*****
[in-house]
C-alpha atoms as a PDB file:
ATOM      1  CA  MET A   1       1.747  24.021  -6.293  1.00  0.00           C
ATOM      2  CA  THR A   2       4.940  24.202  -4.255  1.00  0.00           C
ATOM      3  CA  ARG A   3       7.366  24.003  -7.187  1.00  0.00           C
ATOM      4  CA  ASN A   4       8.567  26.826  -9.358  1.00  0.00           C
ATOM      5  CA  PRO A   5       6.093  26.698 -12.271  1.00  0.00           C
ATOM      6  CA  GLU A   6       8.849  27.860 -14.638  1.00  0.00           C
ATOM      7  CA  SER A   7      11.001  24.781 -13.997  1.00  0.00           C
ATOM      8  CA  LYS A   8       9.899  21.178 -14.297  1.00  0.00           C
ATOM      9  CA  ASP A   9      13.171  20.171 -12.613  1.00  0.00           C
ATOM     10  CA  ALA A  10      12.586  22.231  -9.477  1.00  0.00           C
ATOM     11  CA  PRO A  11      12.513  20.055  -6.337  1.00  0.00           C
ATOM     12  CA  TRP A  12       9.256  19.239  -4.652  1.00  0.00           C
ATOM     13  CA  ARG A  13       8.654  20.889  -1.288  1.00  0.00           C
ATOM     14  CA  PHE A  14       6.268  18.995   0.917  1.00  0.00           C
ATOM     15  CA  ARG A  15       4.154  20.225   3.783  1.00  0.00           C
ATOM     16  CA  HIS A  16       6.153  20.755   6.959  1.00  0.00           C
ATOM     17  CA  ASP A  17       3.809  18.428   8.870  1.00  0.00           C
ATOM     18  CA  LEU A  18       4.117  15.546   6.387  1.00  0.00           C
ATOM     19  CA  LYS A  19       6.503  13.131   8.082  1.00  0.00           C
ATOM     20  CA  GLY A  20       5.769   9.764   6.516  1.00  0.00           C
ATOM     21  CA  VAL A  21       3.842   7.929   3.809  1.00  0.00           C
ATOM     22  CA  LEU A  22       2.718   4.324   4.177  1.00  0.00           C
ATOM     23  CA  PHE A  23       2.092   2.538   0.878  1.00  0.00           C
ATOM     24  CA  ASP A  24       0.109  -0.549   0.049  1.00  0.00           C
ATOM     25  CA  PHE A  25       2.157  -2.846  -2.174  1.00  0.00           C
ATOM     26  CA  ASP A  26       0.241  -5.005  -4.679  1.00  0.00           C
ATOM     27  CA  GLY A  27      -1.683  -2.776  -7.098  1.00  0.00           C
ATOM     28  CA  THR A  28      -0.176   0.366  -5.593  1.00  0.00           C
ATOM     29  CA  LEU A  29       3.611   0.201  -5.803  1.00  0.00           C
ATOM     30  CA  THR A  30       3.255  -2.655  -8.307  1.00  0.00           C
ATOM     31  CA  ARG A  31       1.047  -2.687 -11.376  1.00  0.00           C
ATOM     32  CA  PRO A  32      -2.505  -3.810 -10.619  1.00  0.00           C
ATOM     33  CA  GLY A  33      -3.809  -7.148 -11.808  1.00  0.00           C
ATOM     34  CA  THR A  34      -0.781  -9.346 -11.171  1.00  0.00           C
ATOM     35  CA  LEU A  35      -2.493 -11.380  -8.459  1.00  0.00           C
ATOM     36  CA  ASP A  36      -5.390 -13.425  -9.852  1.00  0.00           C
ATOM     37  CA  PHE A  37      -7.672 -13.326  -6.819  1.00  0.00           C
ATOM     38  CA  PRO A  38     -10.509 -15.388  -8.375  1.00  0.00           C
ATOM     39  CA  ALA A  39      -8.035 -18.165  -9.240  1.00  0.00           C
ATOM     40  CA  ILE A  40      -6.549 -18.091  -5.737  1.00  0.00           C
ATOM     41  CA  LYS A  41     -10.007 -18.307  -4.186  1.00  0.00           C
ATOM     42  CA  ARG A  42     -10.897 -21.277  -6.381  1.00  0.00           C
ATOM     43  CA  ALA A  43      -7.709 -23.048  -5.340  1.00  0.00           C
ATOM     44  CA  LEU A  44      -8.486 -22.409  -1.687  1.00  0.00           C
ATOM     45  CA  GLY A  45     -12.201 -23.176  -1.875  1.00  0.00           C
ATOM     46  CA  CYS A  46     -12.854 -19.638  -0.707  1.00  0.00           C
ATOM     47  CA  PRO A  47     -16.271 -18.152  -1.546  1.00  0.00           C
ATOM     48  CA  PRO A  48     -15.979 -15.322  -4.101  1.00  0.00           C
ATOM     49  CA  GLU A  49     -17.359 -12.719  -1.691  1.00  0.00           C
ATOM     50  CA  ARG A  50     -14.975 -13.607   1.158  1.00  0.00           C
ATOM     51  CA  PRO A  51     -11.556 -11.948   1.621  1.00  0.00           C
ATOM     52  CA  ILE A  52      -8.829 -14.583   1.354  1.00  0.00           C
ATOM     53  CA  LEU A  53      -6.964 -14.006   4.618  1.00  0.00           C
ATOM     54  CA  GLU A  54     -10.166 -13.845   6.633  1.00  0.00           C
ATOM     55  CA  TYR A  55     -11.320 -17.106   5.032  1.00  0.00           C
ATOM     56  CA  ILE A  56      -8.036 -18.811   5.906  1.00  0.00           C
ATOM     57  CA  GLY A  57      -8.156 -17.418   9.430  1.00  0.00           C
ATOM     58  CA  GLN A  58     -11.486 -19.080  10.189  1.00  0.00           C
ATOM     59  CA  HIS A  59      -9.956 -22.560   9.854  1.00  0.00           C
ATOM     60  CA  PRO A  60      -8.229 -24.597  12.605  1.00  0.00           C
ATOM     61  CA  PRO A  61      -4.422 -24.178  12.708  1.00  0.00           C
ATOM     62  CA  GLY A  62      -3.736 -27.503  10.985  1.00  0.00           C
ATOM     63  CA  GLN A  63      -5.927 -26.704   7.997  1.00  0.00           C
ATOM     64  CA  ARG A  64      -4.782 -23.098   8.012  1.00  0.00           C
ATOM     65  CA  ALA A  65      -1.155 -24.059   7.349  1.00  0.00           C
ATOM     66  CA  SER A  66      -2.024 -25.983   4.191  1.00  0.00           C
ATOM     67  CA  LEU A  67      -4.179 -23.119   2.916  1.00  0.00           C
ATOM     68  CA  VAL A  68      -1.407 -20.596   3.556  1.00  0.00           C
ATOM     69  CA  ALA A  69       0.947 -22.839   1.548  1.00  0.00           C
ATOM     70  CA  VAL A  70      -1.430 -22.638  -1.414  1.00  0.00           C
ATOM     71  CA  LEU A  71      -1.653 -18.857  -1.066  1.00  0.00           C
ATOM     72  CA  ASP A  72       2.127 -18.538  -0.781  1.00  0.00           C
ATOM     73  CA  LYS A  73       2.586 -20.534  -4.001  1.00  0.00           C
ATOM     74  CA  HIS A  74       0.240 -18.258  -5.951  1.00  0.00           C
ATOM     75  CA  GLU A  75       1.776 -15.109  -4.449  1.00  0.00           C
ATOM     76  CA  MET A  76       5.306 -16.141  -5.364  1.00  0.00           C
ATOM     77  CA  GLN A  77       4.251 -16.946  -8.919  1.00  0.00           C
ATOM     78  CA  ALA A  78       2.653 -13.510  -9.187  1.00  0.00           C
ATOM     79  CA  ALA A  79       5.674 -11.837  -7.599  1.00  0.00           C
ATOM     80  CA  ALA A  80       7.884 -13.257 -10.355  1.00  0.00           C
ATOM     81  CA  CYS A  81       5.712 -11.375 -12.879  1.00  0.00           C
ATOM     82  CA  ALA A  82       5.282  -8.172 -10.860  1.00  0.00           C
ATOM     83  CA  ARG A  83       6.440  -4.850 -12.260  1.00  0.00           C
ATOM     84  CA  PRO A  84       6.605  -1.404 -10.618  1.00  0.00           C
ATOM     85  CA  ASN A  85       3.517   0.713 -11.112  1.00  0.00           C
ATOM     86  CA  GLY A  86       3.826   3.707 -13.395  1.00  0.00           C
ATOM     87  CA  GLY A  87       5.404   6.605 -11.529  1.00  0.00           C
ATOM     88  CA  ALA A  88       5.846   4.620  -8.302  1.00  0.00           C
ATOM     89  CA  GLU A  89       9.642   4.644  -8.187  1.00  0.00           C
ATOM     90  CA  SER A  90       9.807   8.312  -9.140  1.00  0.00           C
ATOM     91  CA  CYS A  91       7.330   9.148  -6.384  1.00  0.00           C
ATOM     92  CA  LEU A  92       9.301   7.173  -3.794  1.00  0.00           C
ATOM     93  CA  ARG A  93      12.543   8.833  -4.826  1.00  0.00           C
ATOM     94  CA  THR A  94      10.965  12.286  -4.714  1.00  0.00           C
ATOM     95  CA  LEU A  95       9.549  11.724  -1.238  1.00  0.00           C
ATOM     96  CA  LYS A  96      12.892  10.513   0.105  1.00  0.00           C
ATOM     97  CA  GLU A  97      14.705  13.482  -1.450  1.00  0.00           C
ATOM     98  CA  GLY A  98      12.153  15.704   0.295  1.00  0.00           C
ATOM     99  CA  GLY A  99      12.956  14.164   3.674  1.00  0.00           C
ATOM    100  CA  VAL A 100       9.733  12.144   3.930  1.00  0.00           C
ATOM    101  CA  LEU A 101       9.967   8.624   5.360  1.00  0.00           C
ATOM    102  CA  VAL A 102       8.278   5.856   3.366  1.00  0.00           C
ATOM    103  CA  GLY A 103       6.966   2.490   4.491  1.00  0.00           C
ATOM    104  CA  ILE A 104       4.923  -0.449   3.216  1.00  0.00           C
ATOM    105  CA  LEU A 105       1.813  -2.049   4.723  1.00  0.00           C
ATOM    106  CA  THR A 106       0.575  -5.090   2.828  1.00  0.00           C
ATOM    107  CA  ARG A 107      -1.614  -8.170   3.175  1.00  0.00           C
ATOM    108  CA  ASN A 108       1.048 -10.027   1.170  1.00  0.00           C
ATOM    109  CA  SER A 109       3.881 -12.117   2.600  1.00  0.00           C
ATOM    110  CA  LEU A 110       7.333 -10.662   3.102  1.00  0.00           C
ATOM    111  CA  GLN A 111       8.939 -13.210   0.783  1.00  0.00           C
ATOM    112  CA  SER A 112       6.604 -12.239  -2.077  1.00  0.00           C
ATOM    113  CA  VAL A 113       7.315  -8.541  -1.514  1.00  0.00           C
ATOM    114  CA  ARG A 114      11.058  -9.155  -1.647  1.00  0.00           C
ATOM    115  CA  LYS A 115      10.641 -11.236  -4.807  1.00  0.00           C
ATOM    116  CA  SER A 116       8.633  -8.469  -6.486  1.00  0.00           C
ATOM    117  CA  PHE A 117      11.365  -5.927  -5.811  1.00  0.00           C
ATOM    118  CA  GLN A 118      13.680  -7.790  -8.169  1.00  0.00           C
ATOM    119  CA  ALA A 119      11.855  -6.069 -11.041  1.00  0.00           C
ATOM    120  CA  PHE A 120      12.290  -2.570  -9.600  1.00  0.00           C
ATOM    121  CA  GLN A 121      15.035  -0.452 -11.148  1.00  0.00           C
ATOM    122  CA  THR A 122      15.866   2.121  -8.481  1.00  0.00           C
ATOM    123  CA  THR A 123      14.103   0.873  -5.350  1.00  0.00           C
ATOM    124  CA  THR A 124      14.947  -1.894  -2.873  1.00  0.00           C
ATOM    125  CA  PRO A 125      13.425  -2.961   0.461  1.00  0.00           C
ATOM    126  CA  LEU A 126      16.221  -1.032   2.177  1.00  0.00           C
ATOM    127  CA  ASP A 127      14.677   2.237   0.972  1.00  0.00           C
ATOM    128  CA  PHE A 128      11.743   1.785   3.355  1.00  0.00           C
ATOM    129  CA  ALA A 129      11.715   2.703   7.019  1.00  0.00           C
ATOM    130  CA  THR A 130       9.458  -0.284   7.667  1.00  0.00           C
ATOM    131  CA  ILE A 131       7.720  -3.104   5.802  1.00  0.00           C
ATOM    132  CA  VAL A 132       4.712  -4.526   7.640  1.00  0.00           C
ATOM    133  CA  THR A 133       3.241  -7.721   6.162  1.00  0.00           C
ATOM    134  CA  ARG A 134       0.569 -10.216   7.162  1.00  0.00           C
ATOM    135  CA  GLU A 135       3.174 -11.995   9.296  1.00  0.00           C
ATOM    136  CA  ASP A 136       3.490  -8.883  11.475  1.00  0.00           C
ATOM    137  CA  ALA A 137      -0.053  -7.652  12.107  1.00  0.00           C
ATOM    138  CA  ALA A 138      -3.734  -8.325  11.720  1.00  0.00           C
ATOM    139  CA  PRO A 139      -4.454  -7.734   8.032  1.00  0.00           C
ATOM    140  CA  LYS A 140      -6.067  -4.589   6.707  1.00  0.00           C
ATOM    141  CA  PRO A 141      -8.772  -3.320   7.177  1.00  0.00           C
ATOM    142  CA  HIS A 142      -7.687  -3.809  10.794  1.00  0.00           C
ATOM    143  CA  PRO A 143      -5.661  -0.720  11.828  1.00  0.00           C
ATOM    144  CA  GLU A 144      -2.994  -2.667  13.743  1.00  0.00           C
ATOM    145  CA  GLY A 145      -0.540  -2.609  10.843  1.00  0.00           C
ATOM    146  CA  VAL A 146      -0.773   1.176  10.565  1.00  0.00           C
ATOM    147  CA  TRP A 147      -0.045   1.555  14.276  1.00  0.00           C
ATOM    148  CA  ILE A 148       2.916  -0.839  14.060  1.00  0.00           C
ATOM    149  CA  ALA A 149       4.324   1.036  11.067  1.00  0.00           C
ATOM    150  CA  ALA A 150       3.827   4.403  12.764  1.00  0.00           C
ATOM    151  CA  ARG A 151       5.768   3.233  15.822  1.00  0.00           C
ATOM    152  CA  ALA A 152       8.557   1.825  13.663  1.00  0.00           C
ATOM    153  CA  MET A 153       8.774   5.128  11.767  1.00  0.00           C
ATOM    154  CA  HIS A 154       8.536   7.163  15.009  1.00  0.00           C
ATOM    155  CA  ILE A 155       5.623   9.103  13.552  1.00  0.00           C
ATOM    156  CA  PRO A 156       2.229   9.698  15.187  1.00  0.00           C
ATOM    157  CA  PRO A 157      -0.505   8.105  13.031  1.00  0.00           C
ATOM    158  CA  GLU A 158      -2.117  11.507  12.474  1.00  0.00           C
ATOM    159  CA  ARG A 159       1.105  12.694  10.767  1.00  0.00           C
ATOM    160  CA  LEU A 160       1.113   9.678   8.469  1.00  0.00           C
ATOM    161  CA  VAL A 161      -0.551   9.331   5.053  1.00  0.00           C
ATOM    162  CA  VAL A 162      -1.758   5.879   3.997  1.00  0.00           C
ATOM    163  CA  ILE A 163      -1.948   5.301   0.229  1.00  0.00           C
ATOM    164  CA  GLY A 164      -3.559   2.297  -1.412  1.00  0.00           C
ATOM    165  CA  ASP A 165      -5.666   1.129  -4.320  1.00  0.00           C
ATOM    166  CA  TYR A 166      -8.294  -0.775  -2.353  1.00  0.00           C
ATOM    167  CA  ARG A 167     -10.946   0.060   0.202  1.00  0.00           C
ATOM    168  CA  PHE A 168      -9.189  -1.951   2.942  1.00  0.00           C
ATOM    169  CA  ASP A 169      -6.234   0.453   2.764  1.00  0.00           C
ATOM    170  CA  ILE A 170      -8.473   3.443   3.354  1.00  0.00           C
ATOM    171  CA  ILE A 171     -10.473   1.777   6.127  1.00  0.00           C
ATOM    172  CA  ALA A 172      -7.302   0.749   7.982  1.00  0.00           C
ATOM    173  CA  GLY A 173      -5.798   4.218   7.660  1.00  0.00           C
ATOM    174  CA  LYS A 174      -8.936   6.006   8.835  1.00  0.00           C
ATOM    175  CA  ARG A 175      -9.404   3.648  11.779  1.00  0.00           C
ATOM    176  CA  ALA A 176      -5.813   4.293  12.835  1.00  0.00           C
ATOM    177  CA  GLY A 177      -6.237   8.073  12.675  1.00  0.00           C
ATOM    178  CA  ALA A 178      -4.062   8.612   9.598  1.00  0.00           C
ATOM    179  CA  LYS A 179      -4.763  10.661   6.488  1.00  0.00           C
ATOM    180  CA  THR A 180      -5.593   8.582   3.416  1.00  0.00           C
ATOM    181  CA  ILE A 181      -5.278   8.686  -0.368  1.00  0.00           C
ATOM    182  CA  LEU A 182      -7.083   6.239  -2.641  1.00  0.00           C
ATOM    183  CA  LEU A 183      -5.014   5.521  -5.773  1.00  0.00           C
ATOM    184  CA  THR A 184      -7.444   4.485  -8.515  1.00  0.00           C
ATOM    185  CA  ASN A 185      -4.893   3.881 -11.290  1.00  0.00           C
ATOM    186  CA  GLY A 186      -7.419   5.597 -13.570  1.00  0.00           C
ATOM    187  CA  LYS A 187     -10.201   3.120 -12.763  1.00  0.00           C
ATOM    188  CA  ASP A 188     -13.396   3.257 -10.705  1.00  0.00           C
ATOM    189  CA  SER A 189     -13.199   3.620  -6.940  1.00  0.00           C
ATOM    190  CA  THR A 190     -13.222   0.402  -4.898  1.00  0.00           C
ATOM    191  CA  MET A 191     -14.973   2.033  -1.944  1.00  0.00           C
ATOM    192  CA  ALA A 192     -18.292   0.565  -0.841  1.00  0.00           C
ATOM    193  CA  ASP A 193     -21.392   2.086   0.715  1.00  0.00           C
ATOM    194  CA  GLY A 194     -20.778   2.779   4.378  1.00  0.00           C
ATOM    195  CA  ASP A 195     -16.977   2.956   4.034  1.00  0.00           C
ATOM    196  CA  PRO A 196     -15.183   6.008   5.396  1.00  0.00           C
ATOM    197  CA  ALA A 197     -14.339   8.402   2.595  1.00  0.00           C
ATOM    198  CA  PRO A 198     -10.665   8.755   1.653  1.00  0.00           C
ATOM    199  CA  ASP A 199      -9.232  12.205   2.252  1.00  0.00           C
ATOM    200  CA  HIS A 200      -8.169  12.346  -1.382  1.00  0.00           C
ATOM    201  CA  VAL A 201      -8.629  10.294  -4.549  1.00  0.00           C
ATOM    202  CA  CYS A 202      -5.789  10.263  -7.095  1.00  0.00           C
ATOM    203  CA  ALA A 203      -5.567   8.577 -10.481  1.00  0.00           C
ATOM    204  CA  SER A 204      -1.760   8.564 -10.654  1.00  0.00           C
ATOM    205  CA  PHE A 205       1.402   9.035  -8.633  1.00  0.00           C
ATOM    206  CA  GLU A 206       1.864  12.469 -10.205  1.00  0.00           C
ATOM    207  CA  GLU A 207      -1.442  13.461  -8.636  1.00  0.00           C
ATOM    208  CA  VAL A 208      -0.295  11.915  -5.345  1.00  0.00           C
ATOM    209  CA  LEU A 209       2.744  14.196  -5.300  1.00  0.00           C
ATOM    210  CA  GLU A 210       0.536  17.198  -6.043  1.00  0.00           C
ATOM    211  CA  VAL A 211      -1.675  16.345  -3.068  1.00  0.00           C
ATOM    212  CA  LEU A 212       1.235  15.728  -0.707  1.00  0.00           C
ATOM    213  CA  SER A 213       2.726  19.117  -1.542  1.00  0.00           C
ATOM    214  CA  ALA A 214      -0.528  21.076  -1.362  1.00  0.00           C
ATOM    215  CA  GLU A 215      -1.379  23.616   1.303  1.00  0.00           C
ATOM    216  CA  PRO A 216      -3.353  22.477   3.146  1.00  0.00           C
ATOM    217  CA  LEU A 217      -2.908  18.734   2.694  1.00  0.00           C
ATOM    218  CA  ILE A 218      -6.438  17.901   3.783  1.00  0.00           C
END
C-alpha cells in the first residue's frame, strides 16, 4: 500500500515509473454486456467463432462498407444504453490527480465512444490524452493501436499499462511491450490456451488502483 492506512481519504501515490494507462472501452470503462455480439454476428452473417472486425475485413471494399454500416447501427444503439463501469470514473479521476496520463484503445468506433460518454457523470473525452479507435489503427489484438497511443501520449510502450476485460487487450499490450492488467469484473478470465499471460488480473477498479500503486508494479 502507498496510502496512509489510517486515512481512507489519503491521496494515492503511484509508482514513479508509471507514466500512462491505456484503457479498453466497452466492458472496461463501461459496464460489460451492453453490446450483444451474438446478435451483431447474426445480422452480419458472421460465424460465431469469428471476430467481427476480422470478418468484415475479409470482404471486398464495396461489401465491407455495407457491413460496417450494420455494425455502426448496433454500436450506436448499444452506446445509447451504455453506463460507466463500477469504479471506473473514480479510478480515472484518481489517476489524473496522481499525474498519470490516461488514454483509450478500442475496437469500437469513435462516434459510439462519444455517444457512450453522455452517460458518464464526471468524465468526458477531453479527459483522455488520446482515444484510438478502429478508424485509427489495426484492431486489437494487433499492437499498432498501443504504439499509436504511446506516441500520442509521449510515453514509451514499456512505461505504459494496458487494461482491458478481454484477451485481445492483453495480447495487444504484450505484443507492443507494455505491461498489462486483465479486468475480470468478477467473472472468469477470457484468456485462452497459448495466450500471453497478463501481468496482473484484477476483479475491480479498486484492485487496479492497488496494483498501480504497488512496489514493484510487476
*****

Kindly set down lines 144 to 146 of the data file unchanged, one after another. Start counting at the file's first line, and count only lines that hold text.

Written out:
ATOM    142  CA  HIS A 142      -7.687  -3.809  10.794  1.00  0.00           C
ATOM    143  CA  PRO A 143      -5.661  -0.720  11.828  1.00  0.00           C
ATOM    144  CA  GLU A 144      -2.994  -2.667  13.743  1.00  0.00           C